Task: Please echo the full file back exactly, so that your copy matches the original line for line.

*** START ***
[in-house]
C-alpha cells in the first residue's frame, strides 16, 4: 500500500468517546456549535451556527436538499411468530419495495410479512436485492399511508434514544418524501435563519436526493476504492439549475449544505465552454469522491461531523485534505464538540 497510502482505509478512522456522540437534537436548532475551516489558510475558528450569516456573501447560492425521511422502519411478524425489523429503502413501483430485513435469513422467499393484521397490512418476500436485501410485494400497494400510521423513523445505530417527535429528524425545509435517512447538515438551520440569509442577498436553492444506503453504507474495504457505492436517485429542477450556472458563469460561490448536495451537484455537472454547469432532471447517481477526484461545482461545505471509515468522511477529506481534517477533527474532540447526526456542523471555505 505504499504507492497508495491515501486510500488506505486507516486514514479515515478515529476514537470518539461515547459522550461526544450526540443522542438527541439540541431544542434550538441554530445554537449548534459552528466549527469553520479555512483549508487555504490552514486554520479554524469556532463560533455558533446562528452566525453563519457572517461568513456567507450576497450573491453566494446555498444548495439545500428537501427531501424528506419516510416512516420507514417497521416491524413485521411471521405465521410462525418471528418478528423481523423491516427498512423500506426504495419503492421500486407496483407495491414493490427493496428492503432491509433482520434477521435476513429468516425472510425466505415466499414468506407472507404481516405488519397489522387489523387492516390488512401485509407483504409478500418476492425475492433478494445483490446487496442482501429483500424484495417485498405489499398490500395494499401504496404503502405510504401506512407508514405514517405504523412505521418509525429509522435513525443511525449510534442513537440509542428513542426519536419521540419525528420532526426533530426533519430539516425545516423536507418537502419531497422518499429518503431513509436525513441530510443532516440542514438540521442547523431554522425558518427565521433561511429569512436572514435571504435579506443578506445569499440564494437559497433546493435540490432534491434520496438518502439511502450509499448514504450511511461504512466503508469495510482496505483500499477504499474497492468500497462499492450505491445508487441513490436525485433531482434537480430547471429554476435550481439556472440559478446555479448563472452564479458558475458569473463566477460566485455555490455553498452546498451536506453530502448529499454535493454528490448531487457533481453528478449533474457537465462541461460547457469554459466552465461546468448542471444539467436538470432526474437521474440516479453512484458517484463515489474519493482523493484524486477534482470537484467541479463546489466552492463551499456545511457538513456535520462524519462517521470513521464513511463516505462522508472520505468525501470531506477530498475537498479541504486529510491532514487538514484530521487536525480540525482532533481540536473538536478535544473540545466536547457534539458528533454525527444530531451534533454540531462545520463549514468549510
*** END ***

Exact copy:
[in-house]
C-alpha cells in the first residue's frame, strides 16, 4: 500500500468517546456549535451556527436538499411468530419495495410479512436485492399511508434514544418524501435563519436526493476504492439549475449544505465552454469522491461531523485534505464538540 497510502482505509478512522456522540437534537436548532475551516489558510475558528450569516456573501447560492425521511422502519411478524425489523429503502413501483430485513435469513422467499393484521397490512418476500436485501410485494400497494400510521423513523445505530417527535429528524425545509435517512447538515438551520440569509442577498436553492444506503453504507474495504457505492436517485429542477450556472458563469460561490448536495451537484455537472454547469432532471447517481477526484461545482461545505471509515468522511477529506481534517477533527474532540447526526456542523471555505 505504499504507492497508495491515501486510500488506505486507516486514514479515515478515529476514537470518539461515547459522550461526544450526540443522542438527541439540541431544542434550538441554530445554537449548534459552528466549527469553520479555512483549508487555504490552514486554520479554524469556532463560533455558533446562528452566525453563519457572517461568513456567507450576497450573491453566494446555498444548495439545500428537501427531501424528506419516510416512516420507514417497521416491524413485521411471521405465521410462525418471528418478528423481523423491516427498512423500506426504495419503492421500486407496483407495491414493490427493496428492503432491509433482520434477521435476513429468516425472510425466505415466499414468506407472507404481516405488519397489522387489523387492516390488512401485509407483504409478500418476492425475492433478494445483490446487496442482501429483500424484495417485498405489499398490500395494499401504496404503502405510504401506512407508514405514517405504523412505521418509525429509522435513525443511525449510534442513537440509542428513542426519536419521540419525528420532526426533530426533519430539516425545516423536507418537502419531497422518499429518503431513509436525513441530510443532516440542514438540521442547523431554522425558518427565521433561511429569512436572514435571504435579506443578506445569499440564494437559497433546493435540490432534491434520496438518502439511502450509499448514504450511511461504512466503508469495510482496505483500499477504499474497492468500497462499492450505491445508487441513490436525485433531482434537480430547471429554476435550481439556472440559478446555479448563472452564479458558475458569473463566477460566485455555490455553498452546498451536506453530502448529499454535493454528490448531487457533481453528478449533474457537465462541461460547457469554459466552465461546468448542471444539467436538470432526474437521474440516479453512484458517484463515489474519493482523493484524486477534482470537484467541479463546489466552492463551499456545511457538513456535520462524519462517521470513521464513511463516505462522508472520505468525501470531506477530498475537498479541504486529510491532514487538514484530521487536525480540525482532533481540536473538536478535544473540545466536547457534539458528533454525527444530531451534533454540531462545520463549514468549510